The FSB wants more data to measure the risks of Bitcoin, stablecoins, DeFi

The Financial Stability Board (FSB), a global financial authority funded by the Bank for International Settlements, has released a new report on the financial stability risks associated with cryptocurrencies.

Released on Wednesday, the 30-page study details a number of financial risks related to various types of cryptocurrencies as well as industry sectors, including private digital assets like Bitcoin (BTC), stablecoins like Tether (USDT) and decentralized finance (DeFi).

The report refers to some commonly cited risks, such as a potential failure of certain stablecoins, which poses a significant threat to the stability of the entire crypto ecosystem due to the dominant stablecoin trading volumes. The FSB also flagged risks related to the rapid adoption of DeFi and the associated lack of clearly identifiable intermediaries, the potential increase in involvement from the banking industry and others.

The FSB also highlighted the risks stemming from data gaps in the crypto industry, warning of the “lack of transparent, consistent and reliable data on crypto-asset markets and their links to the basic financial system. “.

“These data gaps make it difficult to assess the full extent of the use of crypto assets in the financial system,” the FSB wrote, adding that these gaps significantly impede the ability to identify and quantify risks. arising from the crypto industry.

“Data available on public blockchains is pseudonymous by design” because it is “difficult to determine the identity of users engaged in crypto-asset activity,” the authority wrote.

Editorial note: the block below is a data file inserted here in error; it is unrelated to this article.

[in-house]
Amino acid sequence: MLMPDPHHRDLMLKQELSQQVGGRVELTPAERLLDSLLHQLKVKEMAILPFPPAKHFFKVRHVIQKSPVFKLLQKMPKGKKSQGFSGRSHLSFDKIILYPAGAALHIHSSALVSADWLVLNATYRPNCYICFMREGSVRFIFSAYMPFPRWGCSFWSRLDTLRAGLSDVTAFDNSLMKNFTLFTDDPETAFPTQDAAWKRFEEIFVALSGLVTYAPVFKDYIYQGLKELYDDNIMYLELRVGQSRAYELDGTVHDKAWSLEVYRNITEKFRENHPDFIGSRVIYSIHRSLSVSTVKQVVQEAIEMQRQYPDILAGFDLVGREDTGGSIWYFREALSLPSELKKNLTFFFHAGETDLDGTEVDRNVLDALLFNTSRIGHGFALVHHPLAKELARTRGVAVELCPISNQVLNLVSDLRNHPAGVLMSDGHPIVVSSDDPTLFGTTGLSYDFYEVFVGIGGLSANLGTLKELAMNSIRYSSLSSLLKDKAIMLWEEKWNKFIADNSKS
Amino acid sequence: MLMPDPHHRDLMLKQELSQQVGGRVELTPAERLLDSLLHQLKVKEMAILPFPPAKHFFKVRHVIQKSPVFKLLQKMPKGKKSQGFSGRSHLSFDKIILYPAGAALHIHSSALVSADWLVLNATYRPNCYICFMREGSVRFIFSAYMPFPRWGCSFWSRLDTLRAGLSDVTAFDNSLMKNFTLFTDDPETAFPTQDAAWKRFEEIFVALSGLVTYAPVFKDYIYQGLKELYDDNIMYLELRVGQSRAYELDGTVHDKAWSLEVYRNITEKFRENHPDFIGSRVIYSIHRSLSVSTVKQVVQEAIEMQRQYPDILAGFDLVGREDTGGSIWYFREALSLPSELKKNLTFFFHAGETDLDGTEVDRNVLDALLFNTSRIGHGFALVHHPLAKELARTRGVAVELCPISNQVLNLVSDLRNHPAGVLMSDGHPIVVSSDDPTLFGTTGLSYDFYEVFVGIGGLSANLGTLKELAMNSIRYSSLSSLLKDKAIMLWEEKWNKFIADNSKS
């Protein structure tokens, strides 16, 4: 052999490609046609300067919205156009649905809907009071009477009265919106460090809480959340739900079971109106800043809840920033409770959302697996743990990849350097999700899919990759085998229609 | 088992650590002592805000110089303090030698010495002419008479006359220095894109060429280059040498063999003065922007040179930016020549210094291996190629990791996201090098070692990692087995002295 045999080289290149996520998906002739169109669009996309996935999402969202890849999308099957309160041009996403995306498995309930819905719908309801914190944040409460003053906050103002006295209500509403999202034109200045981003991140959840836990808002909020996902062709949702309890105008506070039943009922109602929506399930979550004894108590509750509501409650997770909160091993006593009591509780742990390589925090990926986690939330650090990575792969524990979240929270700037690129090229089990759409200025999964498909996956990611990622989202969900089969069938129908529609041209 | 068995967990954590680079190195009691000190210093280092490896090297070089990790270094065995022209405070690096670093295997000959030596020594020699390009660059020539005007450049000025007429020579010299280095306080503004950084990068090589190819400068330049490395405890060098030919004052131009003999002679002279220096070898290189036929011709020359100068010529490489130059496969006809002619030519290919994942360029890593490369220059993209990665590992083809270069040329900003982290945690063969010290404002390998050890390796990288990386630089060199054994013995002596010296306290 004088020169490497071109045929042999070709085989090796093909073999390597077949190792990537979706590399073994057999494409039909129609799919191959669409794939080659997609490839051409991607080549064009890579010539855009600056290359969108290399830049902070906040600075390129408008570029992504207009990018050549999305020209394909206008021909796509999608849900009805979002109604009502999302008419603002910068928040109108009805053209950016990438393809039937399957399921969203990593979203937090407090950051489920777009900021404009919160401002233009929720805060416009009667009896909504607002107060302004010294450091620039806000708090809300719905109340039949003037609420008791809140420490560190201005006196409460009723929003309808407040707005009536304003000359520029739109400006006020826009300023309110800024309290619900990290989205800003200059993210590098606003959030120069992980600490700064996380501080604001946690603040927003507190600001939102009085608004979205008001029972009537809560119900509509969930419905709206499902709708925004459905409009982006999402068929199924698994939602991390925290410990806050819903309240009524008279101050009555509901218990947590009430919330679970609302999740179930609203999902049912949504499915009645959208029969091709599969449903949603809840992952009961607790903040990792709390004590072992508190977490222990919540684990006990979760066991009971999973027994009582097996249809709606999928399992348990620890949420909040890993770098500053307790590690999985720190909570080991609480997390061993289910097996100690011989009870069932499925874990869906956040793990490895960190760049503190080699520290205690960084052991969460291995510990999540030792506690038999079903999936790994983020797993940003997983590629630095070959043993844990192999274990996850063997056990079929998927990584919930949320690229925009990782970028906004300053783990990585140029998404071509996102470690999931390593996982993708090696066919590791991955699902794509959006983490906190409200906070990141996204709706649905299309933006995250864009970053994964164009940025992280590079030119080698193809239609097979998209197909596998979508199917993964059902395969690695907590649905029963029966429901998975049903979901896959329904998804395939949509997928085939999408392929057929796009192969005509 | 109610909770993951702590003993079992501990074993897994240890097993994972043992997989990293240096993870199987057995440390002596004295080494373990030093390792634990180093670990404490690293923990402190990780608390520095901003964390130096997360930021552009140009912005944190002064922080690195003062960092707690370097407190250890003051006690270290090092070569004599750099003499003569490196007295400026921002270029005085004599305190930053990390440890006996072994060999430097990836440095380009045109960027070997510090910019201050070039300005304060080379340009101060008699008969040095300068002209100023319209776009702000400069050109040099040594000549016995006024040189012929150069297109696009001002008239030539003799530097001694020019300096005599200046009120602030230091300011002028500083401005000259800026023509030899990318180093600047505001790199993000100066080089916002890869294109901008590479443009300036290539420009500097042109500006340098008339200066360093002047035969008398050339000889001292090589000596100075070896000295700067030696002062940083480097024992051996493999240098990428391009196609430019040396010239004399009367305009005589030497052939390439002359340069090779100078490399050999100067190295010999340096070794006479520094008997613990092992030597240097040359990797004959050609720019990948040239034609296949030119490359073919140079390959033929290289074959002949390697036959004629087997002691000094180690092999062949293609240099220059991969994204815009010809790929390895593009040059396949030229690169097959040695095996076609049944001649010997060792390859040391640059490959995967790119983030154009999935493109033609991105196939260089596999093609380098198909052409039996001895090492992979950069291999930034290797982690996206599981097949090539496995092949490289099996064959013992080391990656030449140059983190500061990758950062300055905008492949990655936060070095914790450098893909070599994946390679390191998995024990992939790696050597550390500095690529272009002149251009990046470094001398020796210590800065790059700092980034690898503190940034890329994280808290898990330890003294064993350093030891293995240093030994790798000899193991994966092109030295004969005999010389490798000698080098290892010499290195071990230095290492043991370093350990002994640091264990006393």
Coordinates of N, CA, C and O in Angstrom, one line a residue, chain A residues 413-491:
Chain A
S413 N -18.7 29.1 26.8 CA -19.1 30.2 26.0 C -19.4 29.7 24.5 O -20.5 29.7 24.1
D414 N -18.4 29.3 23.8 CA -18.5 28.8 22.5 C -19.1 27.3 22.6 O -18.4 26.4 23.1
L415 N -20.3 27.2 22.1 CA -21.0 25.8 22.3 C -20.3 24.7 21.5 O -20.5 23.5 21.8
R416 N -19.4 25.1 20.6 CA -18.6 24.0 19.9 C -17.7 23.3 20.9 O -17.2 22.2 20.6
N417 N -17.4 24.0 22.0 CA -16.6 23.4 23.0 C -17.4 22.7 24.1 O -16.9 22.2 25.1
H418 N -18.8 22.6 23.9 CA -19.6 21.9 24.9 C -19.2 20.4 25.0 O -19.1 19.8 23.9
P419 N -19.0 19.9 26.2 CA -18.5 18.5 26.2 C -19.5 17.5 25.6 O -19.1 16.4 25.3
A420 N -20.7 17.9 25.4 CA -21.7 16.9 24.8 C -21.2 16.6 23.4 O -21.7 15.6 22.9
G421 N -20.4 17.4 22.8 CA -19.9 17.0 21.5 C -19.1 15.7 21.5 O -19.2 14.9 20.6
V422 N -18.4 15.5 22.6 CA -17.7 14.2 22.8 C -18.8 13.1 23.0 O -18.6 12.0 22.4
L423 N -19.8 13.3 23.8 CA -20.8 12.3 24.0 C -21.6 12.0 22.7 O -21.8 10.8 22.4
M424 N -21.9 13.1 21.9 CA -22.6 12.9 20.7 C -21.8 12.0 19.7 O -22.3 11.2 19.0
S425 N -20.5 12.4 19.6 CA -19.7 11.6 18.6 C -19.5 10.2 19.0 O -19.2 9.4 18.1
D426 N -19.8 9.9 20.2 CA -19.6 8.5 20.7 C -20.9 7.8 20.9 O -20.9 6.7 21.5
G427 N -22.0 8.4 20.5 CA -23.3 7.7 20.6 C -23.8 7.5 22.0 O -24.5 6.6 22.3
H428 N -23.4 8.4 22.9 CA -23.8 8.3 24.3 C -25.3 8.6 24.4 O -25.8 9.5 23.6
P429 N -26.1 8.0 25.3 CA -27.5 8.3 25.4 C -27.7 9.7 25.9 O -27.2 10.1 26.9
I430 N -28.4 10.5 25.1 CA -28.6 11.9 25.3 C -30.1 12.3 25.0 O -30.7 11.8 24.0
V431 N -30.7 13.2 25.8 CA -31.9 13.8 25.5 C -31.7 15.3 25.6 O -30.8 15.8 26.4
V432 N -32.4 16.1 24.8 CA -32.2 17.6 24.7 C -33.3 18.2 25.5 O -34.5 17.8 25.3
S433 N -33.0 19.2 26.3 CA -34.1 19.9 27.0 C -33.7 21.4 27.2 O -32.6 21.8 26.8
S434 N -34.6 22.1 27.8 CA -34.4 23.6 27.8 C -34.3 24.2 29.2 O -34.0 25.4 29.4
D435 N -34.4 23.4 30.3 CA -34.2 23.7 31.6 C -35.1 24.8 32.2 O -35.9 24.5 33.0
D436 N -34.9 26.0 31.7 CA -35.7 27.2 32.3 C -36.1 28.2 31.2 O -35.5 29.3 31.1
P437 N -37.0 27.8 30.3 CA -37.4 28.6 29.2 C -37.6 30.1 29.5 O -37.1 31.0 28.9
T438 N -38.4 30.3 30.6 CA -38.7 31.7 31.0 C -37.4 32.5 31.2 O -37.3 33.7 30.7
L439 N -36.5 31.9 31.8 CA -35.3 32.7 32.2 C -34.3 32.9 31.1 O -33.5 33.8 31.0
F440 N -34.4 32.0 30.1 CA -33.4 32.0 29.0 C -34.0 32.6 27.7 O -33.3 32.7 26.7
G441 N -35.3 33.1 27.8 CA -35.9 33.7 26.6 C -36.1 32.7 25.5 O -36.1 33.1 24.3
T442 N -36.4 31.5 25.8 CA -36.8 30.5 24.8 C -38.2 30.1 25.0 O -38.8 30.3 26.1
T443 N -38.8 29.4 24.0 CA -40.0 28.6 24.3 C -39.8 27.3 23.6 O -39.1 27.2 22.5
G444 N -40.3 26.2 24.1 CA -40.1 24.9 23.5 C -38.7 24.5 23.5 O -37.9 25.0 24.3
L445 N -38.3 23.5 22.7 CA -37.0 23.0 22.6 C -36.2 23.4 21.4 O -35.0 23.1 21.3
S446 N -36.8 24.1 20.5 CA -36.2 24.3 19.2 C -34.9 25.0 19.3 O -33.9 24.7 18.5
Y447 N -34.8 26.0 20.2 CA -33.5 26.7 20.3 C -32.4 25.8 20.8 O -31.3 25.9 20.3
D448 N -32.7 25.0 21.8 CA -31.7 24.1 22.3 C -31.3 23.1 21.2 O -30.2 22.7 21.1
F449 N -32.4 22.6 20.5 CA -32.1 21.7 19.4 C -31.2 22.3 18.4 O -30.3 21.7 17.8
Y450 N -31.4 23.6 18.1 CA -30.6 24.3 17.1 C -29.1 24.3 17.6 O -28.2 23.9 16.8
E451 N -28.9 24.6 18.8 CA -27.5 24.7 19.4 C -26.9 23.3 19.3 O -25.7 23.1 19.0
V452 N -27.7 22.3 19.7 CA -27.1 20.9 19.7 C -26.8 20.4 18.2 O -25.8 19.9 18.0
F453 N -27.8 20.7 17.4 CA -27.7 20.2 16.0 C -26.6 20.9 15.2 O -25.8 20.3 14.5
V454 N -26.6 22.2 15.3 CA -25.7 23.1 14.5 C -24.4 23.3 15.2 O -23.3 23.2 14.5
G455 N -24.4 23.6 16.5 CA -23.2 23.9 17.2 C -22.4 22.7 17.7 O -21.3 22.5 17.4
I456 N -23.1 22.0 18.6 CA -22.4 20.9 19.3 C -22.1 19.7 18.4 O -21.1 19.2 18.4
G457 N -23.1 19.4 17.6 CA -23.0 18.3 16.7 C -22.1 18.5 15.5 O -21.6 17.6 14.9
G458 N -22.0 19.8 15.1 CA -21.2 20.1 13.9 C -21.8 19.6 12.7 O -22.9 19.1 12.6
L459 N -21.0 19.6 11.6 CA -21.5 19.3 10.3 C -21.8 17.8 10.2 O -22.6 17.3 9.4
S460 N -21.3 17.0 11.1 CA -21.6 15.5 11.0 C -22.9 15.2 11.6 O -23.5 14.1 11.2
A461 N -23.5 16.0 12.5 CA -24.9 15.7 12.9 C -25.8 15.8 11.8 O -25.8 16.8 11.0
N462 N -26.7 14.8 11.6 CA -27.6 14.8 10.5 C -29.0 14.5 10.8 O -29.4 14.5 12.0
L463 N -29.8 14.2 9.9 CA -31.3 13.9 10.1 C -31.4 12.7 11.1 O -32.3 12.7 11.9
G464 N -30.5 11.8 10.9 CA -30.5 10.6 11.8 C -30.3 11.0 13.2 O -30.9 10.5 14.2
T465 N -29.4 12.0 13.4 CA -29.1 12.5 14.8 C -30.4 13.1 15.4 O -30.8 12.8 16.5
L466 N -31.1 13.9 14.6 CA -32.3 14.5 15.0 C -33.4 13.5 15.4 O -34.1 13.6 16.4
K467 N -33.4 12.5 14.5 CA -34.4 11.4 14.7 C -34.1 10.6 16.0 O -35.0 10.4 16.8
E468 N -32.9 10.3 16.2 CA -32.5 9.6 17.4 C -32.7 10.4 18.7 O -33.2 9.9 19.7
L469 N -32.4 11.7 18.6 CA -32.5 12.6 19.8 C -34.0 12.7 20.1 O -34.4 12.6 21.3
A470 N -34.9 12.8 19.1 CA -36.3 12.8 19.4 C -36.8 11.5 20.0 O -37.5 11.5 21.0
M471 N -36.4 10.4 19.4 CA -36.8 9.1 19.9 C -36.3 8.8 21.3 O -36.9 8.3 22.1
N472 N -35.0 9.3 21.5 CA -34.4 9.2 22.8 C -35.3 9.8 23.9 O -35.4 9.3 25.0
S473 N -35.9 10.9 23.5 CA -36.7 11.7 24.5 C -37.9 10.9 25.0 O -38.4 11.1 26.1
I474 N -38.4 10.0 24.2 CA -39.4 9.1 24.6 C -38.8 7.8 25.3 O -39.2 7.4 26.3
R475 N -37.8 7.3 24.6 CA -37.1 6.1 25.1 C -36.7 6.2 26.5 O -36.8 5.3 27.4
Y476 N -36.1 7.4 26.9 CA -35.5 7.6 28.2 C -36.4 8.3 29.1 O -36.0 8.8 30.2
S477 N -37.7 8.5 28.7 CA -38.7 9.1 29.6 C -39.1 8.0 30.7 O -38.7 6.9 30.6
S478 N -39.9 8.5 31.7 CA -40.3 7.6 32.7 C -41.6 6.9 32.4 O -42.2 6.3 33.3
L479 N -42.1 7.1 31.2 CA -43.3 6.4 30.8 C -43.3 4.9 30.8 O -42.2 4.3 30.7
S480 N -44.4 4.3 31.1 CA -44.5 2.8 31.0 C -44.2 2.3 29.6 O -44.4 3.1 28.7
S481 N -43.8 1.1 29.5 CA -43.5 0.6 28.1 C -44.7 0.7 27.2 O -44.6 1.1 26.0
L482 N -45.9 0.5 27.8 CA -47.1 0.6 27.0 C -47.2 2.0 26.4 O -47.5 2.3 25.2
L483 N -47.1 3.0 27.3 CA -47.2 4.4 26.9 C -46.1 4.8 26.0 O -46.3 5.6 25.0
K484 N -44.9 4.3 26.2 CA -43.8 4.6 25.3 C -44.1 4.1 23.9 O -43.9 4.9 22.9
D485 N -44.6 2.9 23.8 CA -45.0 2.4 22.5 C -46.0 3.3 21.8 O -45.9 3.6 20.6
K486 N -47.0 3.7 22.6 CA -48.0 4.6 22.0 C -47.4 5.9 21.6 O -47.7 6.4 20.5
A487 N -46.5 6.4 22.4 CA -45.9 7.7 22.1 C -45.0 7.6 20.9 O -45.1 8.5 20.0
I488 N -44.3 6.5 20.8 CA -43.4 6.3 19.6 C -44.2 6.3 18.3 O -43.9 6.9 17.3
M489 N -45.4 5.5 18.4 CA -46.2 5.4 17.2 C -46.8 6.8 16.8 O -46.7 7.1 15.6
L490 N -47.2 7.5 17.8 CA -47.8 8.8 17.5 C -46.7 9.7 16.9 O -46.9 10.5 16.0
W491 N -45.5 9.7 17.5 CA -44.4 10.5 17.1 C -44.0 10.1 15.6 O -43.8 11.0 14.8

The FSB has listed a slew of data gaps, including the share of households invested in crypto-assets, crypto-fraud volumes, banking sector exposure, owners, number and value of transactions in the payment sector and others. “Survey-based metrics are not customizable and update infrequently or irregularly,” the organization noted.

The FSB referred to data gaps related to DeFi, such as the unknown share of retail versus institutional participation, the number of decentralized applications on a blockchain, metrics to measure the effect of lever and others.

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“The borderless nature of crypto-assets makes it difficult to get a complete picture of these markets. As a result, there can be big differences in the crypto asset numbers reported by various data sources,” a carrier said. FSB speaks to Cointelegraph According to the authority, data gaps in the crypto market are primarily due to “lack of standardized reporting requirements and regulation or regulatory compliance.”

An FSB representative told Cointelegraph that he had no information on the development of globally standardized crypto reporting tools.

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